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Cell Aging: Molecular Mechanisms and Implications for Disease

Cell Aging: Molecular Mechanisms and Implications for Disease

by Christian Behl, Christine Ziegler


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Aging represents a physiological and per se non-pathological and multifactorial process involving a set of key genes and mechanisms being triggered by different endogenous and exogenous factors. Since aging is a major risk factor in connection with a variety of human disorders, it is increasingly becoming a central topic in biochemical and medical research. The plethora of theories on aging – some of which have been discussed for decades – are neither isolated nor contradictory but instead can be connected in a network of pathways and processes at the cellular and molecular levels. This book summarizes the most prominent and important approaches, focusing on telomeres, DNA damage and oxidative stress as well as on the possible role of nutrition, the interplay between genes and environment (epigenetics) and intracellular protein homeostasis and introduces some genes that have actually extended life spans in animal models. Linking these different determinants of aging with disease, this volume aims to reveal their multiple interdependencies. We see that there is no single “perfect” theory of aging and that instead it is possible to define what the authors call the molecular aging matrix of the cell. A better knowledge of its key mechanisms and the mutual connections between its components will lead to a better understanding of age-associated disorders such as Alzheimer’s disease.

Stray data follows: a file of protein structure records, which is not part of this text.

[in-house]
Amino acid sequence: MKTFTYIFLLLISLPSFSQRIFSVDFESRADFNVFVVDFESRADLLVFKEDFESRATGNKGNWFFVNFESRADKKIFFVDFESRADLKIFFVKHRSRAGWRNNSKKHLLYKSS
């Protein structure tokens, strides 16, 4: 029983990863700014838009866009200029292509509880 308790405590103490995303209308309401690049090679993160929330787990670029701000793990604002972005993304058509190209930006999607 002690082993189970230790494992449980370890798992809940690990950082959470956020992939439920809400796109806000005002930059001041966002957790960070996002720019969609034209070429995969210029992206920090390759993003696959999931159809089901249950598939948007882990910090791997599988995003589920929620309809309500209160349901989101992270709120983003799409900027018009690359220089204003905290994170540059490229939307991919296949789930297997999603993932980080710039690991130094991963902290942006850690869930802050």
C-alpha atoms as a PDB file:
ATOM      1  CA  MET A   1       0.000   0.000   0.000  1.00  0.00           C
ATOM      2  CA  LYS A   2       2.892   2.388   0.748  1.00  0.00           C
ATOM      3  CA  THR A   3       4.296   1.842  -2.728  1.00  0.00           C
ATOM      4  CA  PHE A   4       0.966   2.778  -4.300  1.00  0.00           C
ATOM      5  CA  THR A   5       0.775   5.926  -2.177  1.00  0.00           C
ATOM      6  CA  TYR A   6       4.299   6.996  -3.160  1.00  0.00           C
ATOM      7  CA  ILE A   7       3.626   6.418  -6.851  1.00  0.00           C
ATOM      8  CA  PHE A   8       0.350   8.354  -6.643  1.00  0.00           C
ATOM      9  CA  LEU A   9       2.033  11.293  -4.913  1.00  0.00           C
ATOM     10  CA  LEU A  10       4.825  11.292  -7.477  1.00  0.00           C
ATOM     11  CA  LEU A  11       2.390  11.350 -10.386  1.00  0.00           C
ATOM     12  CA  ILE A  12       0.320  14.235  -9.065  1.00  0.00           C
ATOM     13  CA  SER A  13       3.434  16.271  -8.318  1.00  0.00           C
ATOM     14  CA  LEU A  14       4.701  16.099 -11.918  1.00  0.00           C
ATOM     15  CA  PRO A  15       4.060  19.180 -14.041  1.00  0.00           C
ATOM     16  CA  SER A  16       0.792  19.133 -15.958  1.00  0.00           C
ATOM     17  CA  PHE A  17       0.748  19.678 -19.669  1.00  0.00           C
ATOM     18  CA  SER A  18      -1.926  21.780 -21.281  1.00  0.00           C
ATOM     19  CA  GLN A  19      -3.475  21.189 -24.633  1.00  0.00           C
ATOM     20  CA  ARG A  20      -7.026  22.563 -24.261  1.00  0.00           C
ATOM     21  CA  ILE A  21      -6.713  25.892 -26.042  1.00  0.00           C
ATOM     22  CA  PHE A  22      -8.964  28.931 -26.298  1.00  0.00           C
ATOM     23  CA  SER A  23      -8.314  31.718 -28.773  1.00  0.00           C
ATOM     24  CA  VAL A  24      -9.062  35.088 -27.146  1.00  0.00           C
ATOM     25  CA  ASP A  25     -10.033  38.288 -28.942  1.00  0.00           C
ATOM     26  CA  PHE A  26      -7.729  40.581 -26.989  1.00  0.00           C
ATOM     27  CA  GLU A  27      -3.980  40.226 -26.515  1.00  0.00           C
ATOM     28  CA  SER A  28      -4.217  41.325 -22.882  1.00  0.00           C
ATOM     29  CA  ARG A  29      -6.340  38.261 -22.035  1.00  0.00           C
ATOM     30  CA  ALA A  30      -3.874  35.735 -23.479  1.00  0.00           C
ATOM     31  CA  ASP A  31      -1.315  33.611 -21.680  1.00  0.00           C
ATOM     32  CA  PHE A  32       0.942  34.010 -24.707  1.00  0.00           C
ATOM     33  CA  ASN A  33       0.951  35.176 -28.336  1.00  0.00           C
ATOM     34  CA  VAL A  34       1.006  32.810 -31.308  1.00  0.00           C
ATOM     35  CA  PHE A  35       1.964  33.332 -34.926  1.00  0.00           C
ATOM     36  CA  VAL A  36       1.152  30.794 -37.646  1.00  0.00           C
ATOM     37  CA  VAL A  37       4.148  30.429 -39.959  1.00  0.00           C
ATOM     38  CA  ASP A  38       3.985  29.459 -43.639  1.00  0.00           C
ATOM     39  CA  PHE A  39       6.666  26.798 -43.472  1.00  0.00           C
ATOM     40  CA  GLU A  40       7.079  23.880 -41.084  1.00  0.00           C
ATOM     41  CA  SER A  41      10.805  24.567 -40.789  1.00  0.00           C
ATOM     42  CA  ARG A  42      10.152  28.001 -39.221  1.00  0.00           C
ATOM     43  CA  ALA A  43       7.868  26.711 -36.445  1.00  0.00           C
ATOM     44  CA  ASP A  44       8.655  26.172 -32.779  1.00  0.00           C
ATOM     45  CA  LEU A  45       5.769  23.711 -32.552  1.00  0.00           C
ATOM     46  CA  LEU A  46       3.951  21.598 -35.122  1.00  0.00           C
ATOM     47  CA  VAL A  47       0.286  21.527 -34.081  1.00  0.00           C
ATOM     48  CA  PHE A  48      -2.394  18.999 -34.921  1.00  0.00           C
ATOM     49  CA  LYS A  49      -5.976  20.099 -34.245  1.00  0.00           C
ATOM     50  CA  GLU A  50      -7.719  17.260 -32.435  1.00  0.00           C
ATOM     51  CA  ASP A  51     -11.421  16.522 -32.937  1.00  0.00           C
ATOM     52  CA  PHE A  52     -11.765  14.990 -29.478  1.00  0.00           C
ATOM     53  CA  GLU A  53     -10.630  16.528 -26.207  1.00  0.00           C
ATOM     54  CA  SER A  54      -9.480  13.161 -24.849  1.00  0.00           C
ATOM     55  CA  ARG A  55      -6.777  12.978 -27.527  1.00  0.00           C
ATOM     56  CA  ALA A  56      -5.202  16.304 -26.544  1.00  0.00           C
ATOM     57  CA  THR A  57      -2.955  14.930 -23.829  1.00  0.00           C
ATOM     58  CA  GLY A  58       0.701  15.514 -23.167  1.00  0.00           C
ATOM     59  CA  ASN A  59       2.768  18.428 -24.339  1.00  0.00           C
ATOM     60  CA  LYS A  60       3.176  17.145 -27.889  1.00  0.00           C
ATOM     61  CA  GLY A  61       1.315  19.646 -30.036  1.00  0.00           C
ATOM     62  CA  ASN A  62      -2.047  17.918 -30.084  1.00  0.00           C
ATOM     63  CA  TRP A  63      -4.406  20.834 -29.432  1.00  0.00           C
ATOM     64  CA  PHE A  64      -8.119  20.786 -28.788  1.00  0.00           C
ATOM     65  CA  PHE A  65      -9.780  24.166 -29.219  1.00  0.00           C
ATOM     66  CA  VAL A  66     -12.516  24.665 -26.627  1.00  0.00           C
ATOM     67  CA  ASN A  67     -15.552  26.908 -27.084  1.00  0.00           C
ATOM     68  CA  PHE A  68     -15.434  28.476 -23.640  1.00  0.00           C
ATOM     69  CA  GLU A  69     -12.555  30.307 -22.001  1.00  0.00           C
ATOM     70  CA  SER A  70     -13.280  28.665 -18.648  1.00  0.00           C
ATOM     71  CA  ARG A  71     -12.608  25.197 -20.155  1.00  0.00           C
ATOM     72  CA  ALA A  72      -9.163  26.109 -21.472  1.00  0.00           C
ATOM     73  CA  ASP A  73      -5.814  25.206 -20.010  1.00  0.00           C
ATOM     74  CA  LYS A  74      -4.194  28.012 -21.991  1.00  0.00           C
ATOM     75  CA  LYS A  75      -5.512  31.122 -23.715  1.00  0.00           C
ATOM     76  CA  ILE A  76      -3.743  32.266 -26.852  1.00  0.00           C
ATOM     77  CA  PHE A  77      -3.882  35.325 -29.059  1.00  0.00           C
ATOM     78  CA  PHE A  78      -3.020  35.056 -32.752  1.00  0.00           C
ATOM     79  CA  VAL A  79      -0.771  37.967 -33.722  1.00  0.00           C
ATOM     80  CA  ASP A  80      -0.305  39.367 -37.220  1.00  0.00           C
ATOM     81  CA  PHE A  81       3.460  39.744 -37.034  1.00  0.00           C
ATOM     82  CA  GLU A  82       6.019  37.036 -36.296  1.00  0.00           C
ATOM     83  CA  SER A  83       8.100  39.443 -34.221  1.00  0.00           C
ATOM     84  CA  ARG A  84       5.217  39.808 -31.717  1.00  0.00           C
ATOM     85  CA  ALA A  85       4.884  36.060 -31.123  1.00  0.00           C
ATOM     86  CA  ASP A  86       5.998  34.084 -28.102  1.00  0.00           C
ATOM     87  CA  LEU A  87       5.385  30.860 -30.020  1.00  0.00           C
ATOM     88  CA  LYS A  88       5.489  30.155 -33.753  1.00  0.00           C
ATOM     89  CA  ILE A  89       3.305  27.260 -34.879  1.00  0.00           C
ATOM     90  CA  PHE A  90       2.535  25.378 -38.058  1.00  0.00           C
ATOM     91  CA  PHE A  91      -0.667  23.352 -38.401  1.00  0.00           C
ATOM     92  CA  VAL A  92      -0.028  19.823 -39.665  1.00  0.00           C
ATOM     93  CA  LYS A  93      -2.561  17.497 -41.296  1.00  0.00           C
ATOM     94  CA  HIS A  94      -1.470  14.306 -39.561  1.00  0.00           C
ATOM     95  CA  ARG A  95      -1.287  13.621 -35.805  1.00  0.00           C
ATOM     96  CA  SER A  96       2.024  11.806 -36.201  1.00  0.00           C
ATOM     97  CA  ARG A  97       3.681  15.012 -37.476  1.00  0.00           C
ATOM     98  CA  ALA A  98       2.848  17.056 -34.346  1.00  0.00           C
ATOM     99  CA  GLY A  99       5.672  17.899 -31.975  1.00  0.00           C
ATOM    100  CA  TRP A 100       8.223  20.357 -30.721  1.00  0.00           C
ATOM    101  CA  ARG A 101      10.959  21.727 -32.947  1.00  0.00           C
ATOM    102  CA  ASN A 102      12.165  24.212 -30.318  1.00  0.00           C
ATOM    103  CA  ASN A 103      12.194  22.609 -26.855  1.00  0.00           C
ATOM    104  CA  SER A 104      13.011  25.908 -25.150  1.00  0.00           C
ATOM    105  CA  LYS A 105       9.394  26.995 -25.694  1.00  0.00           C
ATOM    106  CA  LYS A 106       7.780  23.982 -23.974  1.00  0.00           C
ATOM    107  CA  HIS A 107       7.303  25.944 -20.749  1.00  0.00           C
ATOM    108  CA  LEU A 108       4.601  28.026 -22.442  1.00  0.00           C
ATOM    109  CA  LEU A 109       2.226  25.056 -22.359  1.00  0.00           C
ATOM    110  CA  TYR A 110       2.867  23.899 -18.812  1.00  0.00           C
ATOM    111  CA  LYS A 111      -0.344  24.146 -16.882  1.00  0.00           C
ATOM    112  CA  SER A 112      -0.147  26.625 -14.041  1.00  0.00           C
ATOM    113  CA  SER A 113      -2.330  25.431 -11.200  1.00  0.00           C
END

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Product Details

ISBN-13: 9783642451782
Publisher: Springer Berlin Heidelberg
Publication date: 12/18/2013
Series: SpringerBriefs in Molecular Medicine
Edition description: 2014
Pages: 108
Product dimensions: 6.10(w) x 9.25(h) x 0.01(d)

Table of Contents

1. Aging and cell aging: an introduction

            1.1. Organ systems affected by aging

            1.2. Age-associated functional alterations


2. Cell cycle: the life cycle of a cell

            2.1. Phases of the cell cycle

            2.2. About cyclins and cyclin-dependent kinases: proteins that trigger cell cycle                       phases

            2.3. Better save than sorry: the complex control of the cell cycle

            2.4. Last exit apoptosis


3. Theories and mechanisms of aging

            3.1. The telomere theory of aging

            3.2. The DNA damage theory of aging

            3.3. The sirtuins - ultimate hope or fallen star?

            3.4. The impact of caloric restriction on life span

            3.5. Genes that extend life in animal models

            3.6. Free radical theory of aging

            3.7. Protein quality control and aging

            3.8. Epigenetics

            3.9. A holistic view:the molecular aging matrix


4. Selected age-related disorders

            4.1. Age:  the key risk factor for Alzheimers disease (AD)

            4.2. The common biology of aging and cancer: senescence as cancer protection


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